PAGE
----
By Ala Kaymaram
Thornton Perkins, a professor of history, has been teaching at WCC for 15 years. He teaches United States history Since 1877, twentieth century history, African-American history, and Michigan history.
The following interview has been edited for length and clarity.
Q: Can you tell us a little bit about your background? Did you grow up in Michigan?
A: I grew up in Detroit. I went to Roosevelt Elementary School. I liked sports; I used to go to a lot of baseball and football games. We had a nice group in our community, so I had a good time in high school. I was very active in high school too. I had a great social life. Sports and music were my interests.
Q: Where did you go to college and what did you study?
A: First, I went to Tennessee State College in Nashville, a historically black college and university, then I went to Wayne State University. I majored in history and minored in political science.
Q: Is there a period in history that is your favorite?
A: In my master’s, I took recent American history and African history.
Q: Have you taught any other subjects besides history?
A: I have briefly taught English and physical education as well.
Q: Have you taught at any other colleges or universities?
A: I have taught at Irvine Community College, DeVry University, Oakland County Community college, and Wayne County Community college.
Q: Did you always know that you wanted to major in history before you entered college, or did you start taking classes and then discovered that history should be your major?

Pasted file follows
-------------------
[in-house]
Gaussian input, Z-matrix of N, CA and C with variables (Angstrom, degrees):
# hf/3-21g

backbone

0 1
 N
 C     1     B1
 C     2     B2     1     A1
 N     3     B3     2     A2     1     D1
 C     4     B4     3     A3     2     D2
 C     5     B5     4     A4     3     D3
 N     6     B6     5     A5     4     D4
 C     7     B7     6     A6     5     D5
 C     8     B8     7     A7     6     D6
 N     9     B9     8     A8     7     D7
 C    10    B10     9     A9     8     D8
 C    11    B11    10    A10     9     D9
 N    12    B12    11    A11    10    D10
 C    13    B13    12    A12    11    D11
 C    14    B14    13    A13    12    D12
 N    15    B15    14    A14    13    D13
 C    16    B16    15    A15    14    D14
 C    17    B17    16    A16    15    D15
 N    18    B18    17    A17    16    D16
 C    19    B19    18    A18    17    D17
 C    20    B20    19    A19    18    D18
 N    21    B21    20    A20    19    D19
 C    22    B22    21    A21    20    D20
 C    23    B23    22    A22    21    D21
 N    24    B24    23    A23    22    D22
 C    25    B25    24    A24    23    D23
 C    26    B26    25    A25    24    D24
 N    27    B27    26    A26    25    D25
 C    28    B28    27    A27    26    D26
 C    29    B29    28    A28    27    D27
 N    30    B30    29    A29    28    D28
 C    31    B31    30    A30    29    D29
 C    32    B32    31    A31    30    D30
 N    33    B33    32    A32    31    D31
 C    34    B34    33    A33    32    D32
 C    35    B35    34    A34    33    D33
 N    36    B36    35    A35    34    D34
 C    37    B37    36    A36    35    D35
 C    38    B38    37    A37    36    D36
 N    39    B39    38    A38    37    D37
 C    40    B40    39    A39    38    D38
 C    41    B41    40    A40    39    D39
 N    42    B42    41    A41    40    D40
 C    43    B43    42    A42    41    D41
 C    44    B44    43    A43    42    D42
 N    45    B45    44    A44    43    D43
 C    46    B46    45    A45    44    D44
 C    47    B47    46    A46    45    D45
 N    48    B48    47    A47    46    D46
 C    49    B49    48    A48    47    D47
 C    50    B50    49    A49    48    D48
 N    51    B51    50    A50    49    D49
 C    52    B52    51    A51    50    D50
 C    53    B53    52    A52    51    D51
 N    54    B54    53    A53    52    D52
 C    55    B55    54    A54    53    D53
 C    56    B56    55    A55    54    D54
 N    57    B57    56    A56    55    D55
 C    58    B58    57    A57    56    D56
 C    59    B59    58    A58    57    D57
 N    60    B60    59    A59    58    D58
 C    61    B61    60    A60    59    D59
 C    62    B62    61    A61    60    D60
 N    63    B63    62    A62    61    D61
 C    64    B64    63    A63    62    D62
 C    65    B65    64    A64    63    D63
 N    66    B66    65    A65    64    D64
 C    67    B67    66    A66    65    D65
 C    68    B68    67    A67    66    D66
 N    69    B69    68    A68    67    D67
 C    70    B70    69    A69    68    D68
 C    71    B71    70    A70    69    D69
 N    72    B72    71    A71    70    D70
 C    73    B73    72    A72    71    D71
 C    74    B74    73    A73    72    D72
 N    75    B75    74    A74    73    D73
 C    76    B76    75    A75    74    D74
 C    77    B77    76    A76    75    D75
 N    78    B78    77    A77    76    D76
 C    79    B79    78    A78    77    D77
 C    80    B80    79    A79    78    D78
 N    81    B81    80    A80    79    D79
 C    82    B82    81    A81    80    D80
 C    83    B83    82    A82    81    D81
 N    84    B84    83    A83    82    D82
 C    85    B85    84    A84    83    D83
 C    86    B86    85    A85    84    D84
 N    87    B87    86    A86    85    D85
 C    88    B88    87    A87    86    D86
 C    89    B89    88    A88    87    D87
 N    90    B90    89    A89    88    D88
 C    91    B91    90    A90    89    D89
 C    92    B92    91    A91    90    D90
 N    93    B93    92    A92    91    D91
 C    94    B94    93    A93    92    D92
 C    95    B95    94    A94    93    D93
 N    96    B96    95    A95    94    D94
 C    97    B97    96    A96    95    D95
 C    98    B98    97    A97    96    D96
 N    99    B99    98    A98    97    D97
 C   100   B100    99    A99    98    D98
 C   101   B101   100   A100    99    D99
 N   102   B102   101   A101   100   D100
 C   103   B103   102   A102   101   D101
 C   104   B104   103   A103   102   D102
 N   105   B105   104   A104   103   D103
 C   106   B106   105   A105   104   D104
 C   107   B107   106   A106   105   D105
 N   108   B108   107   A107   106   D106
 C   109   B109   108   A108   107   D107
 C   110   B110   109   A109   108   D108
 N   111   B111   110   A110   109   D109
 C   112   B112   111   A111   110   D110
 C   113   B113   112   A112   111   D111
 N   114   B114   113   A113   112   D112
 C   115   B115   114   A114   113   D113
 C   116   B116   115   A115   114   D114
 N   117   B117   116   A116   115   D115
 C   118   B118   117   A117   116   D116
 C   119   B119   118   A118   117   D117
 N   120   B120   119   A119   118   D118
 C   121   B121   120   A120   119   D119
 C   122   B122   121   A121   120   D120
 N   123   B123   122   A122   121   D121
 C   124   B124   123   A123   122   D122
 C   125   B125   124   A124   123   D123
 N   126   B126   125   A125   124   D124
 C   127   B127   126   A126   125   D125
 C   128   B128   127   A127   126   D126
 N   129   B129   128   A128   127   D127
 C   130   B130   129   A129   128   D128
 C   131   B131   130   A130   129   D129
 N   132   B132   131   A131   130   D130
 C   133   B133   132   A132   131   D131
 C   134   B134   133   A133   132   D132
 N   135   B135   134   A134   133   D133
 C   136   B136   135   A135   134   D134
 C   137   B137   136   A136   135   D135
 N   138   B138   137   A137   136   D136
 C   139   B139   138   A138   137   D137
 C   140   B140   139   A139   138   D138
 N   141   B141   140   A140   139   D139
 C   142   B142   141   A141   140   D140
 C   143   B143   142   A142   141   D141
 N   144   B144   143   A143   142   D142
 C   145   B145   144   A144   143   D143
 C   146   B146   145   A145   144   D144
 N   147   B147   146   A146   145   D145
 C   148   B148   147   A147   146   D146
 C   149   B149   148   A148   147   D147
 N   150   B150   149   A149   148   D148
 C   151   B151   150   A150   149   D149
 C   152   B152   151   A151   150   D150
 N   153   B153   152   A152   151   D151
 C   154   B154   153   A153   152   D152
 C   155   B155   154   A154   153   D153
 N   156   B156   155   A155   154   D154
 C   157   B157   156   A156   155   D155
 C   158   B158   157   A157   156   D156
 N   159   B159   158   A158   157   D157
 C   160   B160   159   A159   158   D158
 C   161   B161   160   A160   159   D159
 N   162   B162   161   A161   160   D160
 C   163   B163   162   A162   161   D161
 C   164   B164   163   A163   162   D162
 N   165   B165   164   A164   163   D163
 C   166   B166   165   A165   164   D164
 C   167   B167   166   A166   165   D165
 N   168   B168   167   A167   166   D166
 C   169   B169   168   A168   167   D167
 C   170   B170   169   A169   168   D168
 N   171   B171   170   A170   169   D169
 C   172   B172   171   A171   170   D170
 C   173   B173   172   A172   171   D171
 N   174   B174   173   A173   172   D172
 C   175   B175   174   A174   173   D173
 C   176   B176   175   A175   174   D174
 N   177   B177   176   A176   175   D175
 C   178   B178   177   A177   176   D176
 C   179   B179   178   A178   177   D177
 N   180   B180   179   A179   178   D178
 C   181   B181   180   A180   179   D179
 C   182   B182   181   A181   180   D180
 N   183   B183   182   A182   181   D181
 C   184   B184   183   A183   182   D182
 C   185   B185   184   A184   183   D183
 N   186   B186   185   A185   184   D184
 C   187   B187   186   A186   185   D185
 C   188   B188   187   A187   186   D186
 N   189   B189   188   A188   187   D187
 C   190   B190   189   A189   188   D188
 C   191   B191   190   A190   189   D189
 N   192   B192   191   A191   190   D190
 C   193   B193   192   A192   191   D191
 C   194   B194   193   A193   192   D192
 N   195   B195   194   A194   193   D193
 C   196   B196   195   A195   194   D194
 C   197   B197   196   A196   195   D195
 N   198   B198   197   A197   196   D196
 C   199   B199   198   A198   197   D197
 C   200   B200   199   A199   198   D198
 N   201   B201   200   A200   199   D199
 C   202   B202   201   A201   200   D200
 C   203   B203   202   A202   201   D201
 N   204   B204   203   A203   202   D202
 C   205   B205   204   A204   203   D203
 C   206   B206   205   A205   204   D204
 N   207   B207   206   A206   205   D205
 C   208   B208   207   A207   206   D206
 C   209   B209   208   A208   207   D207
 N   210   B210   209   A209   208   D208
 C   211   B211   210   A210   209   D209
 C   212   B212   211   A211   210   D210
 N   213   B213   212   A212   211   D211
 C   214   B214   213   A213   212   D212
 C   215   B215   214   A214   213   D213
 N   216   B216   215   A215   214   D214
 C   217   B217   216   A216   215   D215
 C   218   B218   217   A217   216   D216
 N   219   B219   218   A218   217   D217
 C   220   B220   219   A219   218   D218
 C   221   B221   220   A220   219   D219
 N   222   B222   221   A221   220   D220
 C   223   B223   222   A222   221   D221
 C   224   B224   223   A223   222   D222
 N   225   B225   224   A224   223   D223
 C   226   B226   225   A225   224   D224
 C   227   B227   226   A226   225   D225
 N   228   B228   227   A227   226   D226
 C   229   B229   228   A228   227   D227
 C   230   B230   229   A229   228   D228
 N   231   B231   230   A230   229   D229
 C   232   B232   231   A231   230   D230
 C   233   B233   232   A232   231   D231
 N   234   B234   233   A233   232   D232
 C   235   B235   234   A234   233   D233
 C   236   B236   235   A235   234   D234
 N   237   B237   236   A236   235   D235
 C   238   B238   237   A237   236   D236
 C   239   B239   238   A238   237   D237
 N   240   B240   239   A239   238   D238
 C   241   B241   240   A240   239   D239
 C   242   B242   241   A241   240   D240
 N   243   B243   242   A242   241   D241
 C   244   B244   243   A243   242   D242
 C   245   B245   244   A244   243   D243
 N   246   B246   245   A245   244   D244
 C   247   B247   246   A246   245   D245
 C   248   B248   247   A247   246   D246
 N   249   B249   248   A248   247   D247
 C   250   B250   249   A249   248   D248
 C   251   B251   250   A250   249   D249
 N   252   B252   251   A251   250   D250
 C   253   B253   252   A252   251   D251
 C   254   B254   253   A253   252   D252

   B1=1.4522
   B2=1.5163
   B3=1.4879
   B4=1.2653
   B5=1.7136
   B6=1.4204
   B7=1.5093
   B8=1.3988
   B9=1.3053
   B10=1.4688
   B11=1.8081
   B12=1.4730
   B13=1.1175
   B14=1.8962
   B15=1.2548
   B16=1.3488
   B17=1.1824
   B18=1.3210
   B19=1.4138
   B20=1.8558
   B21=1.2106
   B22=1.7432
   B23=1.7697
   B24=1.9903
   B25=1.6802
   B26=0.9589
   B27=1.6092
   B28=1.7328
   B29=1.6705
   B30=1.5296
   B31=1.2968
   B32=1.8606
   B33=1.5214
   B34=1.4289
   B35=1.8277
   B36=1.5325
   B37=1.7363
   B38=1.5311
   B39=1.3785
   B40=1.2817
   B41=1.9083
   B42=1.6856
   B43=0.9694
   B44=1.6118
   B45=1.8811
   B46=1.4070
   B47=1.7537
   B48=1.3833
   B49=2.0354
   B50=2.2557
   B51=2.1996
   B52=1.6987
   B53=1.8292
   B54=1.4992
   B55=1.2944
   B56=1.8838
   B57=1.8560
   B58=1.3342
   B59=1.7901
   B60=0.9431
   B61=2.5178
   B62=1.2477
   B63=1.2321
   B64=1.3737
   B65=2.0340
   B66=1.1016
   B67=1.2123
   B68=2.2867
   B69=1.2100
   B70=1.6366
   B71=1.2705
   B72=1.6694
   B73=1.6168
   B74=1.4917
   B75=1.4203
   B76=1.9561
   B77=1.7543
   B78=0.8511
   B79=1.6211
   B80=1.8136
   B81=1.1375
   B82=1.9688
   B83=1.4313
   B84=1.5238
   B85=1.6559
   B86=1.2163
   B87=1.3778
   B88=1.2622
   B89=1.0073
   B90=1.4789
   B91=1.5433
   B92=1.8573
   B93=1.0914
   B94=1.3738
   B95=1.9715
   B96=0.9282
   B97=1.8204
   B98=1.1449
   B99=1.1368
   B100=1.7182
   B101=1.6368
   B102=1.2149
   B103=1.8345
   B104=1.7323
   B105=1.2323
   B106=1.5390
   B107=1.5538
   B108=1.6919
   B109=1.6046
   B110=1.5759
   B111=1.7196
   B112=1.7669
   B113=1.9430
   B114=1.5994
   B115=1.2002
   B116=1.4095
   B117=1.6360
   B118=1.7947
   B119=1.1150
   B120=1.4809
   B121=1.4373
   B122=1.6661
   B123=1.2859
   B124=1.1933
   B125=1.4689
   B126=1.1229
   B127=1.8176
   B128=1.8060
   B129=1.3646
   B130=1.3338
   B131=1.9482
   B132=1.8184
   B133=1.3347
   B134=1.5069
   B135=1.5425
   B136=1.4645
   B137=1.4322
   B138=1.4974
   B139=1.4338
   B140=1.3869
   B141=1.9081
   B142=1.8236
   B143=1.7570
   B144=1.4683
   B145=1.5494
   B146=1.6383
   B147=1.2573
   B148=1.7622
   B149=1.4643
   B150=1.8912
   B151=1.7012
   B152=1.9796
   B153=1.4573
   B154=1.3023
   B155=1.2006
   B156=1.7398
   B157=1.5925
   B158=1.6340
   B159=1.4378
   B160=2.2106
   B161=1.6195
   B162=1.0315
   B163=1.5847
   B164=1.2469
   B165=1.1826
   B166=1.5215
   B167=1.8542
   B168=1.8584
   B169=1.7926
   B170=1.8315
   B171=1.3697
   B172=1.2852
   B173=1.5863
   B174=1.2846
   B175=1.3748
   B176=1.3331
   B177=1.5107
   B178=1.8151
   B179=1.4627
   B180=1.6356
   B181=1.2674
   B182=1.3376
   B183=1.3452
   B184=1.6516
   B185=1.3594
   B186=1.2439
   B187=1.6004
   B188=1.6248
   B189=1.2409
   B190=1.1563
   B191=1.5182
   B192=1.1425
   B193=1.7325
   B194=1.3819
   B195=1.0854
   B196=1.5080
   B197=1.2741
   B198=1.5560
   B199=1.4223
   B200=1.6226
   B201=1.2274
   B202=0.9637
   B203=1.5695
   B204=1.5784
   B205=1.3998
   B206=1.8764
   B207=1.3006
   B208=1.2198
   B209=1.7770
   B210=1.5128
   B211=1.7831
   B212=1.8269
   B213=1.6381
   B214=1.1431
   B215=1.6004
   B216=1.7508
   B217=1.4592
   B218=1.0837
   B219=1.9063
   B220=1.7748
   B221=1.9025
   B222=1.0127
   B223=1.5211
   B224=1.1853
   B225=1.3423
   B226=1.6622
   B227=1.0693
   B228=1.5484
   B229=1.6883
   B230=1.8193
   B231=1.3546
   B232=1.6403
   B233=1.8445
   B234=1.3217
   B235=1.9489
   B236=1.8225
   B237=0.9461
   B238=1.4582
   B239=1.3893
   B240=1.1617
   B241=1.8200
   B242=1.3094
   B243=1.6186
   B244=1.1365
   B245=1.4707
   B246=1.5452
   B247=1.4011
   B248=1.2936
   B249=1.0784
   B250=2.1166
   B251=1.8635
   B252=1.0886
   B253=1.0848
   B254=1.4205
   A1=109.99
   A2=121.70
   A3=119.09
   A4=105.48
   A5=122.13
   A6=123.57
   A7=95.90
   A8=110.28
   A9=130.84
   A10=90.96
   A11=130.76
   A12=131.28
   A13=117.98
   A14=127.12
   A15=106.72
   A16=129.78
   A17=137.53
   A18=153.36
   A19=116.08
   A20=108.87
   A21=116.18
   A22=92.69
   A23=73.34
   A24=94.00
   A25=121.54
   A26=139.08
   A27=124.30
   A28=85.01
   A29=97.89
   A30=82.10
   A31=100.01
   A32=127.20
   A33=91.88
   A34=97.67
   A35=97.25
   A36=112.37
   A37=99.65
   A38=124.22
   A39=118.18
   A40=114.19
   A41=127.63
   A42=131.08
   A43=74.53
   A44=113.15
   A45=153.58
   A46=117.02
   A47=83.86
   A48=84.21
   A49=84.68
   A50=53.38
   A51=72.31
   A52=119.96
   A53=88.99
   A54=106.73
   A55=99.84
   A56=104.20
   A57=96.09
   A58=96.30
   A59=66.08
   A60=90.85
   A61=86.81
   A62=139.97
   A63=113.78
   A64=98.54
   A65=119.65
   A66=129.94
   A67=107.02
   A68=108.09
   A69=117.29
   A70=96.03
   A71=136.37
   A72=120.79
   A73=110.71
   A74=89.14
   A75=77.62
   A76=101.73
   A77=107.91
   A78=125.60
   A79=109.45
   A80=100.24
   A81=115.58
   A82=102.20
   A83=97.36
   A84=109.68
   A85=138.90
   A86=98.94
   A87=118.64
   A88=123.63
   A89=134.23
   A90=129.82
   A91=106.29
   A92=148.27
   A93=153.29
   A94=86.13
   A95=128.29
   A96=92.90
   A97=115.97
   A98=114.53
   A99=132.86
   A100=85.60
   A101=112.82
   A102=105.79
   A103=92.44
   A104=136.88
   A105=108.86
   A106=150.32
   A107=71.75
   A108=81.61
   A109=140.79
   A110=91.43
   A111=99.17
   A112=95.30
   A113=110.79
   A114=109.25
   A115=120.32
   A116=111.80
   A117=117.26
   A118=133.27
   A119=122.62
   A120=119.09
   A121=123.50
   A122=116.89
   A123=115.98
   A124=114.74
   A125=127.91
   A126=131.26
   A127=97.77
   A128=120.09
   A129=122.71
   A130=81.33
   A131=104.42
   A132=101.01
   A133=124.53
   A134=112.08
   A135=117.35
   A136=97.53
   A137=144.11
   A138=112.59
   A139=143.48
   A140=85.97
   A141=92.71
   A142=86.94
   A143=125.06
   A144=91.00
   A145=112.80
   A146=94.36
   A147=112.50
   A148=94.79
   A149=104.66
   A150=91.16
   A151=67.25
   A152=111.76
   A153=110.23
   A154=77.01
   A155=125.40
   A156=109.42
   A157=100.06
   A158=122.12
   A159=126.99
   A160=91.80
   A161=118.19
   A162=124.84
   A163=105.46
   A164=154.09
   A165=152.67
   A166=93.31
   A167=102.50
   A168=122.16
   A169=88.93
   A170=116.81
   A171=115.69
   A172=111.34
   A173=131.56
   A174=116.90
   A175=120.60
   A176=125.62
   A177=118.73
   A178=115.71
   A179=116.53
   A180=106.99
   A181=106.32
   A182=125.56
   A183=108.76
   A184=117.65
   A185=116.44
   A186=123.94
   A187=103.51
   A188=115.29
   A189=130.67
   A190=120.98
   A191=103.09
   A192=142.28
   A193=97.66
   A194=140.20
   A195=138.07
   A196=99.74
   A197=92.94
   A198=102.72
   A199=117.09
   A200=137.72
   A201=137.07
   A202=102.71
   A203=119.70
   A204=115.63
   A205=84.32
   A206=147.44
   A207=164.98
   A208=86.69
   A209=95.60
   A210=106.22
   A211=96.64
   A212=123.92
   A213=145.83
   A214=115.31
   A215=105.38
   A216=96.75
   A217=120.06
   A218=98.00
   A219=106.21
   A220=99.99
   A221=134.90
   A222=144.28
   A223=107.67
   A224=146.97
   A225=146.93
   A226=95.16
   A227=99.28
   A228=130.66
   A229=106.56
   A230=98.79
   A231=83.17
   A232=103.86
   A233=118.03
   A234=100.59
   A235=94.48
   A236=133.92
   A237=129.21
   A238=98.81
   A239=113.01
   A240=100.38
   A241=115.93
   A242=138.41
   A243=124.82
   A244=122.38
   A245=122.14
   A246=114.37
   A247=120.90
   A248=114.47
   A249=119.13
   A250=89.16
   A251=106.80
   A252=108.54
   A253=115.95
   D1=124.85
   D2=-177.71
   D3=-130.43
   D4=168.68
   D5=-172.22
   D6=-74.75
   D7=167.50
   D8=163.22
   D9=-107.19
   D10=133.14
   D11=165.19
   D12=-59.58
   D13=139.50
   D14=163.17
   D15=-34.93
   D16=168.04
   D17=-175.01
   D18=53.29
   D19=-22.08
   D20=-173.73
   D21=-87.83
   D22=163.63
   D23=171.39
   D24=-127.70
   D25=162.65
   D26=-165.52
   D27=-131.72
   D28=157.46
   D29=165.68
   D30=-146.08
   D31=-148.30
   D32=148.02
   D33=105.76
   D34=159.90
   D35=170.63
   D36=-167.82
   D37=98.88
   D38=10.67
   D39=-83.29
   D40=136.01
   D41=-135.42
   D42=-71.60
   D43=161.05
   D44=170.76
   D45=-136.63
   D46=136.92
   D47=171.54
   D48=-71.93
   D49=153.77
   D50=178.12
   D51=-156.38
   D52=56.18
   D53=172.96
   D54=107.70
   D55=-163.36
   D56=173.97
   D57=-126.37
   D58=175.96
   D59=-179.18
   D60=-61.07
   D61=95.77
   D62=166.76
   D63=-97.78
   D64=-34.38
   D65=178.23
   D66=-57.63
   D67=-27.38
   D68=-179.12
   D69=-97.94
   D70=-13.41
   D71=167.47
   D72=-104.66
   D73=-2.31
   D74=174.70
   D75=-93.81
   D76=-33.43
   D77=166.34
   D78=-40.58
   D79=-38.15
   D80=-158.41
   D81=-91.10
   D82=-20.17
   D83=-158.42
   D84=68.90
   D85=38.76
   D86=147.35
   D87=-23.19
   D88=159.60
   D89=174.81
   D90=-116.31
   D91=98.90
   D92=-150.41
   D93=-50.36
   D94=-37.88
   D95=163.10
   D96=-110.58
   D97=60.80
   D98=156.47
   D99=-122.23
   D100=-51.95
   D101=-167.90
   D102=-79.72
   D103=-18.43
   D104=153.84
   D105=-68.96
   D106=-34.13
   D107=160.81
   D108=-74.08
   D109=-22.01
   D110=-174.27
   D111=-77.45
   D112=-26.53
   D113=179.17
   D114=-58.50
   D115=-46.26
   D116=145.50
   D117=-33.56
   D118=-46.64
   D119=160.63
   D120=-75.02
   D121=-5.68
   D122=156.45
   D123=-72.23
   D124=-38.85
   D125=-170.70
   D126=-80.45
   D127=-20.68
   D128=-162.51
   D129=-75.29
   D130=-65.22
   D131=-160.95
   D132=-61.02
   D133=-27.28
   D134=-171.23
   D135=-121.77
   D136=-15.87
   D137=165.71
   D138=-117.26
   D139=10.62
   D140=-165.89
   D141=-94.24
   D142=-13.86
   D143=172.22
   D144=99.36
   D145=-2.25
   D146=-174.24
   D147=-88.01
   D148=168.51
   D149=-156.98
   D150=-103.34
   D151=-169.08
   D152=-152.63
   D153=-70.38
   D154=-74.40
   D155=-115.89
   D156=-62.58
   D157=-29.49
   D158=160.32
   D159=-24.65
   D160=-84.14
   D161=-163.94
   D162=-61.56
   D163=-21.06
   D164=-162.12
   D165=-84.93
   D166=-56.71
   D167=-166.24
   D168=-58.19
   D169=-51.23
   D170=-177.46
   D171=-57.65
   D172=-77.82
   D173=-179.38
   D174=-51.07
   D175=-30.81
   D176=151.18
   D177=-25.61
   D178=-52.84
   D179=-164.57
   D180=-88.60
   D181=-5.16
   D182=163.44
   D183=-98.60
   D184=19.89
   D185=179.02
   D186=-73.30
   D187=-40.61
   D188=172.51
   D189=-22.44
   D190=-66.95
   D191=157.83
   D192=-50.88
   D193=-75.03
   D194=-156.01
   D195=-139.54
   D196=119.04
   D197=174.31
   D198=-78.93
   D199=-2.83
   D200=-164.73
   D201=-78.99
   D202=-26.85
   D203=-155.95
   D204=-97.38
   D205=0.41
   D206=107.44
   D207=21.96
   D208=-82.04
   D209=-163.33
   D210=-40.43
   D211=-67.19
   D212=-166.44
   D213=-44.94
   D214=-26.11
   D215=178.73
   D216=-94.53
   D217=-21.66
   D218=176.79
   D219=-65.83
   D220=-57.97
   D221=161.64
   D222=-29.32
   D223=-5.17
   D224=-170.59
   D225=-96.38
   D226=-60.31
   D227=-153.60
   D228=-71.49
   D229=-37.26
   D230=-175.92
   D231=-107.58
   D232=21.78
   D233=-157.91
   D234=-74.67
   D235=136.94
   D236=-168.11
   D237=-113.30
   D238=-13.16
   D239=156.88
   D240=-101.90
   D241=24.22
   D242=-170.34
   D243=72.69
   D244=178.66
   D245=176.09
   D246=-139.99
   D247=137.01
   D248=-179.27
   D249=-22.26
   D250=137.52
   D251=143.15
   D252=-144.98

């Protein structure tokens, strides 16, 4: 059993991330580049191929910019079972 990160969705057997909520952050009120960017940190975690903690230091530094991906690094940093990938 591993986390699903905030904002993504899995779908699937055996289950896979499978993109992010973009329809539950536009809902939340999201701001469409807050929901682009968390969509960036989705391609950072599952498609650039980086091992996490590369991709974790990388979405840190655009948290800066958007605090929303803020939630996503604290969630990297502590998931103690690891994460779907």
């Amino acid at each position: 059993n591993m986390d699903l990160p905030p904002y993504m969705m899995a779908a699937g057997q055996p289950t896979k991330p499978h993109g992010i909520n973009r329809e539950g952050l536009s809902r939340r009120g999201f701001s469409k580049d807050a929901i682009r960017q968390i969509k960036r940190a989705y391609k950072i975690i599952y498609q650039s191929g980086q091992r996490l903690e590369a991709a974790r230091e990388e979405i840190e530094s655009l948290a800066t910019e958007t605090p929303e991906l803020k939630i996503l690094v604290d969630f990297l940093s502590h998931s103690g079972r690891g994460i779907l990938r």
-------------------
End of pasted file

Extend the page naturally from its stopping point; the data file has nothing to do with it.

A: When I was a kid, I used to read the encyclopedia all the time. It had a lot of maps and a lot of history about different people. I was always interested in the geography of different countries, different groups of people, finding out about them, and how they live. That was very important to me.
Q: How did you decide to pursue a career in teaching?
A: Teaching is a very rewarding profession. You get a chance to instill positivism within the people that you are around. I have been doing this for 42 years. It is a long time, right? That’s way before you were born [laughs]. I have been doing it all my life, and I enjoy it. Incidentally, WCC is a good place to work. This is a good place to teach.
Q: What is your favorite part of your job?
A: Meeting new students and becoming acquainted with them, and seeing students learn the things that they didn’t know before.
Q: What is the most important lesson you have learned as a teacher?
A: To bring the best out of every student by encouraging students to reach within themselves and find a good performance.